Once we were clear the gorge, we walk down to the Gilgit Serena Lodge lodge – owned by the same hotel chain that operates the Mara Serena Lodge that we had stayed at in Kenya. At the Gilgit lodge, we ate delicious cheese and tomato toasties, with chips and coleslaw, and drink several cups of hot chocolate while we watched a hilarious video, Shrimps on the Barbie, an Aussie film starring Cheech Marin. Terence Cooper Emma Samms, and a selection of New Zealand and Australian faces including Garry McDonald. By the time it finished, it was cold and dark so we caught a Suzuki van back to the Hunza Inn.


At 5 a.m. we caught a N.A.T.C.O.¹ bus bound for Gilgit. The first few hours of the trip were in darkness, but even in the dark we were aware of the dizzying and drop from the road down to the cold water of the Indus River. Daylight revealed a landscape of jagged peaks, running shingles and steeply-falling rivers as we sped north, gritting our teeth at the bizarre and highly dangerous antics of the driver.

We stopped for chai at Chilas (a lonely, windswept village on a barren terrace sandwiched between the river and the sheer mountainside), then carried on northwards as the narrow valley gradually opened out into the wide and barren Gilgit Valley.

Chilas and the Indus River (Photo supplied).

We arrived and Gilgit about 2 p.m. and caught a Suzuki mini-wagon out to the Tourist Cottages, which has been recommended to us by several people but now we’re cold, empty and unkempt. Nevertheless, we booked in and left our gear there, but later on, in town, we discovered the Hunza Inn which had clean rooms, hot water provided, and meals for the same price. So we shifted camp to there with the blessing of the Tourist Cottages’ owner: apparently, he wasn’t fussed about having guests anyway!

It was a cold night, but we stayed reasonably comfortable at the inn.

¹The government-run Northern Areas Transport Company.


It was a fine day so Magnus and I took a walk up the road leading over to Swat¹. We crossed the river by a swing bridge and wandered up through the terraced farmland above the river, and sat and talked for a while to an old man who is probably telling us to get the fuck off his land!

On the way back to the bridge a young man who spoke reasonably good English invited us up to his house for chai, so we followed him up to a group of mud-brick buildings. We sat in his tiny dark guest room with him and some of his relatives, who all lived in the same collection of houses, while bright-eyed and grubby children cavorted and giggled outside the door. We answered the translated questions of his uncle’s and try to find out a bit about their lives, but most of it was lost in translation. After chai we took some photos of the young man and his family, promising to send him copies² then we descended through the neat, winter-bare terraces to the bridge and walked back to the hotel.

¹The isolated Swat Valley.

² In 1994, when we returned to the north of Pakistan, I took them a copy of the photograph we took that day.


Tuesday. It was cold and raining in Besham, the clouds hugging the tops of the mountains towering above the village. We stayed in our rooms during the morning because Linda was suffering from a bad headache.

About 1 p.m. Magnus and I went out for a short walk. It was still threatening rain, but only a few spots blew in on the cold wind coming down the valley. We walked down to the Indus River and stood at the edge of the swiftly-flowing green water, then we climbed up to the village again. 

On the terrace behind the village, a small water race ran through the wheatfields and fell down a wooden sluice to a mill where two boys were milling grain. They got quite a fright to see us, but once they were over their initial shock they let us take some photographs of the interior of the mill. Two giant circular millstones, side-by-side and driven from below by the water, were turning the grain, which trickled from hoppers down through holes in the centre of the millstones, into flour. The flour coated everything inside the mill house, and it turned the mill boy’s hair white.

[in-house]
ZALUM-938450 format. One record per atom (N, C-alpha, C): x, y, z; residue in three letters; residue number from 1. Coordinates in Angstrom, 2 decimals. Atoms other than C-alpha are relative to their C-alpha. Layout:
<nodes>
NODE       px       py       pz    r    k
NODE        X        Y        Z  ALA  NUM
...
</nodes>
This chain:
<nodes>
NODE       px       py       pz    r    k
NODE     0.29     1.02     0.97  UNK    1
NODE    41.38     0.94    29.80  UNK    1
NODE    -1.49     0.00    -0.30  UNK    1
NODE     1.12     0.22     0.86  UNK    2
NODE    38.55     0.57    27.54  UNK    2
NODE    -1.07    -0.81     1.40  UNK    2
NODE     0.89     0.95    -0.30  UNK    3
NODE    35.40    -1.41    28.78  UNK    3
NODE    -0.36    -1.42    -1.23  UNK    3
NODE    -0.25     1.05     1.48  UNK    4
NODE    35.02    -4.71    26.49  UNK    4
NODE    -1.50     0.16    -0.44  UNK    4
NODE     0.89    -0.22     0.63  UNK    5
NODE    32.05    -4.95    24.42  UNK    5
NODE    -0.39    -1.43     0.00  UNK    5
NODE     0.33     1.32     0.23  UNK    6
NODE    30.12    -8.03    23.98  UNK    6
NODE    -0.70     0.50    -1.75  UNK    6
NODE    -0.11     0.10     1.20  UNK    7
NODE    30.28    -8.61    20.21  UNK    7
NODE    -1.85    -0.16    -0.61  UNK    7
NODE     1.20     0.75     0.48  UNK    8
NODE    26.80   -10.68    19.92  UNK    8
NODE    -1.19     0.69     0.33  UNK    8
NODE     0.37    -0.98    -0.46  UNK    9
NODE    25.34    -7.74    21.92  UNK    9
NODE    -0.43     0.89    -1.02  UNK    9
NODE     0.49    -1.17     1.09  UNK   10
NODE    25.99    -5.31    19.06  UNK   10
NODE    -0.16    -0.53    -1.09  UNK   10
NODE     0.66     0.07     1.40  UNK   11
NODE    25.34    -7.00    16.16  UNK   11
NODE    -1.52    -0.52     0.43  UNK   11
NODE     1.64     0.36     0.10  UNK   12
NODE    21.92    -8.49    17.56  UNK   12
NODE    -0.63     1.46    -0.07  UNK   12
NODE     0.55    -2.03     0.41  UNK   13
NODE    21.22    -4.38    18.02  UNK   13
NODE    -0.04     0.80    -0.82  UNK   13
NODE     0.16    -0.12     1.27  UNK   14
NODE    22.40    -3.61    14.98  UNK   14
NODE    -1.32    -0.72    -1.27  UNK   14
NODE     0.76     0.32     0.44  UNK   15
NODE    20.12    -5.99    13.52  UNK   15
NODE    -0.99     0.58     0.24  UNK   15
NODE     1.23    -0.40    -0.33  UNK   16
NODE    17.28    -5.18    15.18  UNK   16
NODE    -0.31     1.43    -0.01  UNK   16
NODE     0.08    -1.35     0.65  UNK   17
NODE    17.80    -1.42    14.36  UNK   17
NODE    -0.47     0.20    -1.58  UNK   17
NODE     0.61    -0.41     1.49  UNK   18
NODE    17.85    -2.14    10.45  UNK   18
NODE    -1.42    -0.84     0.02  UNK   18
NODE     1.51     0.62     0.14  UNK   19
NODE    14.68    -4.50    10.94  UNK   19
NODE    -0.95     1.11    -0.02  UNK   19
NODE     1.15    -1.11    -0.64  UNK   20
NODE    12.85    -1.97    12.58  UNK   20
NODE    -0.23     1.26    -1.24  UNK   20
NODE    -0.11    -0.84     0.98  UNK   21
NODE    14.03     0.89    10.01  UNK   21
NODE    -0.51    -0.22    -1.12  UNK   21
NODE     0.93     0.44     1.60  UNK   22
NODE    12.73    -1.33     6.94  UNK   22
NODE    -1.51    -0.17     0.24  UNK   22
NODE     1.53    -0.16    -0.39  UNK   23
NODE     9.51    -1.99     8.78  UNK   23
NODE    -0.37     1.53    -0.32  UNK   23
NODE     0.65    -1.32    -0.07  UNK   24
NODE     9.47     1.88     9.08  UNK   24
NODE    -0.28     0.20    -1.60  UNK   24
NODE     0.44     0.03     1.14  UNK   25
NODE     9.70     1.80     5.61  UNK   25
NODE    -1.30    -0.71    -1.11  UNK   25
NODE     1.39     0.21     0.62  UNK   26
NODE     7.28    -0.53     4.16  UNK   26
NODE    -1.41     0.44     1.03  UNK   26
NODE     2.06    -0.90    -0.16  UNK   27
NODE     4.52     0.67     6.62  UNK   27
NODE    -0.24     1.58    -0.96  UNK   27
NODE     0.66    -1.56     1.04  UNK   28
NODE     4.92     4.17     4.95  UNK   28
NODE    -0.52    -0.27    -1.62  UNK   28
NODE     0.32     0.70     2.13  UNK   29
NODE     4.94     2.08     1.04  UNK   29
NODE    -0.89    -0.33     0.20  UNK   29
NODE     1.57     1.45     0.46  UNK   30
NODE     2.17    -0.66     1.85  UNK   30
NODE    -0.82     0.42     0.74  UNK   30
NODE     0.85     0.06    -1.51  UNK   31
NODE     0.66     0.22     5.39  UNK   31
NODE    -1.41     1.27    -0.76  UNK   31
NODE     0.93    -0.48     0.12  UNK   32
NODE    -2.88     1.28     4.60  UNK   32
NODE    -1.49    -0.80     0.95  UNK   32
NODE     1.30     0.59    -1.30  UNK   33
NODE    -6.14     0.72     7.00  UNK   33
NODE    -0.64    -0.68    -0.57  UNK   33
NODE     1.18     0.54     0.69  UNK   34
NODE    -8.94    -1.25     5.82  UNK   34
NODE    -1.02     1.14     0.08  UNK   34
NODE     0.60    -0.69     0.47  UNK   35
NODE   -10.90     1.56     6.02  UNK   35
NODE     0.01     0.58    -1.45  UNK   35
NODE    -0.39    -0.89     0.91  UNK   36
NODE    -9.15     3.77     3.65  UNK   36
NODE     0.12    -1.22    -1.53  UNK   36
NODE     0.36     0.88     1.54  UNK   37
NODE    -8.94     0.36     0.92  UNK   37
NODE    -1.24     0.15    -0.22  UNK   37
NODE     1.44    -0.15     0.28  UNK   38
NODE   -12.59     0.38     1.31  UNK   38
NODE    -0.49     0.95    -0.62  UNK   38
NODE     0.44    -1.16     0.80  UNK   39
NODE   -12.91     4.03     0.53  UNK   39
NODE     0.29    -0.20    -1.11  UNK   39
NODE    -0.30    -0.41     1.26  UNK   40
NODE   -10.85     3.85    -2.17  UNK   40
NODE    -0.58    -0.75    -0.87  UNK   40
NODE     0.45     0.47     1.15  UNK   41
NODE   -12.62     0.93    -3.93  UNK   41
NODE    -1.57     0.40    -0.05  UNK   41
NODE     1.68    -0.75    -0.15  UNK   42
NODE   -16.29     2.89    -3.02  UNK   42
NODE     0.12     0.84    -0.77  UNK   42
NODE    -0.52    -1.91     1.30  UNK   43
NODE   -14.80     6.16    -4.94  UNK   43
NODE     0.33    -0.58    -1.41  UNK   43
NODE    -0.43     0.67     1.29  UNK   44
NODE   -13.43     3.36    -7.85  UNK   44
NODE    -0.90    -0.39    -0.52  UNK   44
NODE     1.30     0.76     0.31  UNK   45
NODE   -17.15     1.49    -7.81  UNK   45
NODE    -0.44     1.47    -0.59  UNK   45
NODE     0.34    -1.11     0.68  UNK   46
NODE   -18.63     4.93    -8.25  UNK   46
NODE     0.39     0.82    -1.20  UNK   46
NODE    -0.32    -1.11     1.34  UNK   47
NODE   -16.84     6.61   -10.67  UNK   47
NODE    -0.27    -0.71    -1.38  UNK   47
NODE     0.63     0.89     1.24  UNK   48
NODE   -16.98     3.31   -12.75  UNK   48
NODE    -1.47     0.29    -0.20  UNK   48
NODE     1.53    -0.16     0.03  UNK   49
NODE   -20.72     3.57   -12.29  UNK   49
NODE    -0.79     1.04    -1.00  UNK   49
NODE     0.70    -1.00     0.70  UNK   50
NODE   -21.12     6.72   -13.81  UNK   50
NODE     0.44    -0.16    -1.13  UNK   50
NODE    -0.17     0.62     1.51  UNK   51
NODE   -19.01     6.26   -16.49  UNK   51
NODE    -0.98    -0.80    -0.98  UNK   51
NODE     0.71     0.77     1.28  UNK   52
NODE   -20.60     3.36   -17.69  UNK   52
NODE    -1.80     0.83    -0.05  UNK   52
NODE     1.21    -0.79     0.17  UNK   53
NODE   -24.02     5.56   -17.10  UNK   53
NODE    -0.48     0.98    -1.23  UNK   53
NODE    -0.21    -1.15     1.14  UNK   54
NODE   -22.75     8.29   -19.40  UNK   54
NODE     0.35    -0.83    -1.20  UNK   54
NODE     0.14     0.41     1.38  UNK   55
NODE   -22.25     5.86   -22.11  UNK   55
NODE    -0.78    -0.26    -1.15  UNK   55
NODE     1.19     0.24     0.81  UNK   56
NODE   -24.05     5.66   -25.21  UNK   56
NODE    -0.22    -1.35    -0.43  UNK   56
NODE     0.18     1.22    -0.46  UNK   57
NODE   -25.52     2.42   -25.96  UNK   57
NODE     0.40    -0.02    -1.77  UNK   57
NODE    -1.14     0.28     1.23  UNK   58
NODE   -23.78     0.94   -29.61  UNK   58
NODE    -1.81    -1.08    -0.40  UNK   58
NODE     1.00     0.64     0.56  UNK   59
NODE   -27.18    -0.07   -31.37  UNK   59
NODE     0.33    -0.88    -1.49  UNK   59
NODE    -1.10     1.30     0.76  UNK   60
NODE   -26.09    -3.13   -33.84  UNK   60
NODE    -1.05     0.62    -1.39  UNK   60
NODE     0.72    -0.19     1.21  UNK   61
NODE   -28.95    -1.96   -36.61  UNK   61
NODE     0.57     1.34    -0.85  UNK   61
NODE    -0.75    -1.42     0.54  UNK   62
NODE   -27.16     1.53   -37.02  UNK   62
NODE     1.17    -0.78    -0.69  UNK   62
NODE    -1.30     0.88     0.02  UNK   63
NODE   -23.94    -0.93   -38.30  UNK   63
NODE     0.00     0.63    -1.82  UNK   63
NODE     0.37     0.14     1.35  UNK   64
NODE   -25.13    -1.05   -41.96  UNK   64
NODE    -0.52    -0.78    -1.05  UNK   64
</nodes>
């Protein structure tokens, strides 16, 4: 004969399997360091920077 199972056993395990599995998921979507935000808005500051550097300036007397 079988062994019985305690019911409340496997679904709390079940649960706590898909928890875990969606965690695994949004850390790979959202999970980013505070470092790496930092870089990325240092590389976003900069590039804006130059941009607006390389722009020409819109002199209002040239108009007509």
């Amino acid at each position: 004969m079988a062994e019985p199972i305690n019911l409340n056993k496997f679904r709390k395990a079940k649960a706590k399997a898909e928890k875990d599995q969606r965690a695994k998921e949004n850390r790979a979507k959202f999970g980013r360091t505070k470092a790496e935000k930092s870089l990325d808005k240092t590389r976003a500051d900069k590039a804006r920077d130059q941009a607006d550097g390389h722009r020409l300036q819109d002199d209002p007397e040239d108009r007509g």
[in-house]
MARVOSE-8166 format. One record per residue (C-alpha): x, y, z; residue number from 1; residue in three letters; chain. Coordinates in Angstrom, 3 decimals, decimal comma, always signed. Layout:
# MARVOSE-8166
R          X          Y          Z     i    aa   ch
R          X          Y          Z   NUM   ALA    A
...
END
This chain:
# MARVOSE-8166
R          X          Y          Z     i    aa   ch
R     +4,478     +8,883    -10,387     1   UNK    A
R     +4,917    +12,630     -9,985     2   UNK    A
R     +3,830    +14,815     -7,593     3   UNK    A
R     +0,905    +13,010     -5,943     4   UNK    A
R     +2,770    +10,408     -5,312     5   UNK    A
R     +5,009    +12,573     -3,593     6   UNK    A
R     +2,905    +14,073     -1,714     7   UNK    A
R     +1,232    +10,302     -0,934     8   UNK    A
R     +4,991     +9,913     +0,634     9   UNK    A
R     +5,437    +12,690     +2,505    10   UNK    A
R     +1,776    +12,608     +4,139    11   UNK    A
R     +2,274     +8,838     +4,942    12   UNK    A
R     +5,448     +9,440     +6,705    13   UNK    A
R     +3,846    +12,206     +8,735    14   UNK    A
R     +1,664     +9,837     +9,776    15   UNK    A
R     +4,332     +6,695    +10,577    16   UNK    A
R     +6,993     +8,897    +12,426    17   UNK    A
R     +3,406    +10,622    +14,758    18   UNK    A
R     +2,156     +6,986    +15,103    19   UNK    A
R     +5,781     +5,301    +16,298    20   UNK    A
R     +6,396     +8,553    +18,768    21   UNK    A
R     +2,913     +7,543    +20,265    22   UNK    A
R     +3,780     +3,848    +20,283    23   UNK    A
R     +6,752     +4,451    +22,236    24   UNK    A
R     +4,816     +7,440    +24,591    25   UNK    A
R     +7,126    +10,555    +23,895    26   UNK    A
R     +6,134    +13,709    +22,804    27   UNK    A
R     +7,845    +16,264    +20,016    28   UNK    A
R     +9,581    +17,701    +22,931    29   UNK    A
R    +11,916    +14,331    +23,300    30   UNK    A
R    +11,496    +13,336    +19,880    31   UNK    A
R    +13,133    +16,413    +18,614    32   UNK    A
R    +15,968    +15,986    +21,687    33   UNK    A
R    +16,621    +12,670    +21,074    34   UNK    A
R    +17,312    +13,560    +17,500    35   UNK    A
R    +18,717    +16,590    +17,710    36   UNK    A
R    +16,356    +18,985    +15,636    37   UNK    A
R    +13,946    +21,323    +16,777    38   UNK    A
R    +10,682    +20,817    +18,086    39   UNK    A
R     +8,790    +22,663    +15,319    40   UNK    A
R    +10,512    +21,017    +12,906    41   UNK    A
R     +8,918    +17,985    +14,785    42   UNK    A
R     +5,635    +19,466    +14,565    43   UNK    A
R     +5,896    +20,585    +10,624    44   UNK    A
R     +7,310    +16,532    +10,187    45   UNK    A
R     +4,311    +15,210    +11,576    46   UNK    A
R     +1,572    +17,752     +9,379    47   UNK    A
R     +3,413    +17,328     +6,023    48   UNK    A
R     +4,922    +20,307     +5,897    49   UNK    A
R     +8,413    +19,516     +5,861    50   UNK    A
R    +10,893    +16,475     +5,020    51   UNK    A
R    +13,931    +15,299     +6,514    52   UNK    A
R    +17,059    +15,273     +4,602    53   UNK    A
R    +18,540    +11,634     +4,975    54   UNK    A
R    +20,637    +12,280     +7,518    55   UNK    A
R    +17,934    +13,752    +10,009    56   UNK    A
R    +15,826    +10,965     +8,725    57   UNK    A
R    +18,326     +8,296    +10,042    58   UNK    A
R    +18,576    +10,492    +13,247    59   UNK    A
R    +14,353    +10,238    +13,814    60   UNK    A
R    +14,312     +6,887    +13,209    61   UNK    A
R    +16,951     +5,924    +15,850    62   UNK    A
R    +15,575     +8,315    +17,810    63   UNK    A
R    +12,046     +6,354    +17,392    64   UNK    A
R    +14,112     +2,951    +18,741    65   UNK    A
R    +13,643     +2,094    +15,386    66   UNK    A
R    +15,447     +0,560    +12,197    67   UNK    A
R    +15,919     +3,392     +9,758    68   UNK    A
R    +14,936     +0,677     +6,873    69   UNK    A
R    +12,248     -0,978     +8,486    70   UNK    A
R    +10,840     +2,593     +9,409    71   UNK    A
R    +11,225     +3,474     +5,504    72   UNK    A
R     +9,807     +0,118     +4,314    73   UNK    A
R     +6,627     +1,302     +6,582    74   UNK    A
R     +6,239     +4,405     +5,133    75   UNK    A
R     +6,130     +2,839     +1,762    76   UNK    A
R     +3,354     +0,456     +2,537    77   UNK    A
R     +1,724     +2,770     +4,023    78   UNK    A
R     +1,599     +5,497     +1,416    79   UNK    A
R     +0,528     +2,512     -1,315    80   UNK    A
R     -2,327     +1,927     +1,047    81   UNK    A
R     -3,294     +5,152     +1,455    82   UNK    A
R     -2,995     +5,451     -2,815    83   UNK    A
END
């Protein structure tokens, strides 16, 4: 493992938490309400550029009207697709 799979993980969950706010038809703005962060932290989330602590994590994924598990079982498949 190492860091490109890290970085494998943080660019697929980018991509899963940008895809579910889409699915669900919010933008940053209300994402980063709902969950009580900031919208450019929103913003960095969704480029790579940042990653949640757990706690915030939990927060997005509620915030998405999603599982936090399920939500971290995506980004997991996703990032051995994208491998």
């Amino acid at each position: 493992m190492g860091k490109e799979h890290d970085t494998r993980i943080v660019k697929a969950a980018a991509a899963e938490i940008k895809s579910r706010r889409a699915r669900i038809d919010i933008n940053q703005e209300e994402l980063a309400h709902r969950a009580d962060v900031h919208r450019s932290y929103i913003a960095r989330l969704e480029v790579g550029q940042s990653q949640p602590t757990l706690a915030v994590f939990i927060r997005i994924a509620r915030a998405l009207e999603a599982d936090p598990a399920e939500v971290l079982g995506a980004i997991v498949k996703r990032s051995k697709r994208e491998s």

Back down in Besham, we had chai and one of the restaurants then retired back to the International Hotel.¹

¹The International Hotel was run by an affable Pakistani we nicknamed Mr No Problem. Whenever we needed something – hot water, chai, a tasty meat curry (we still talk about Mr No Problem’s curries 30 years later) – he would waggle his head in that typically Indian/Pakistani way, and say “no problem.”


SUNDAY. I got up at around 8 a.m. and got the fire going and boiled up some water with the stove for chai. Two English lads, Tim and Jonathan, had arrived during the night so the 5 of us sat around the fire warming up and drinking tea for an hour or so.

It was a bright sunny day so we set off to walk down to the Indian Embassy in the Diplomatic Enclave [Islamabad is Pakistan’s purpose-built capital city and the embassies of most countries are to be found there], about 20 minutes walk away. 

There was a large, ragged assembly of people at the visa section – a small window set into the rear wall of the large Embassy compound – but being white has its advantages and we were let in ahead of the rabble and went through the typically Indian bureaucratic process.

Once that was out of the way, we caught a taxi to find the Thai Embassy when Magnus wanted to go, but we couldn’t find it so we ended it ended up wandering around in a shopping centre.

I went to a clinic to try and get some cortisone cream for the rash I had developed on my arms in Nairobi. The resident doctor said I had a food allergy, probably from the chicken and asparagus roll I ate one day in Nairobi and recommended an injection. He gave me 10 mils of something with vitamin C intravenously and after only a few hours the rash began to clear up.

That night at camp we cooked up a meal of veggies and rice on the fire and with our gas cookers.


We caught a taxi over to the bus station and got a bus to Rawalpindi. The 6-hour trip was reasonably comfortable, albeit a touch nerve-wracking as the driver pulled off some amazingly stupid passing manoeuvers. We stop for a snack after about 3 hours at a roadside café, where the doorman sported a huge handlebar moustache, a thick beard, turban and an antique shotgun.

We reached ‘Pindi at 3PM and on the way down the street to catch a bus to Islamabad, Magnus¹ and I each bought a Dopi, a traditional Pakistani hat, for RS 20 each.

The bus was RS 60 for each and took about 20 minutes to get to Islamabad. We walked down to the local campground and set up camp. There was a handful of other tourists, mainly French, and they had a good fire going, so we warmed ourselves for a while before we went to bed.

¹Magnus was a Swedish traveller who we had met in the Lahore hostel. He was to be our travelling companion for the next few weeks.

The campsite at Islamabad, L-R: Local man, French traveller, Tim, Magnus.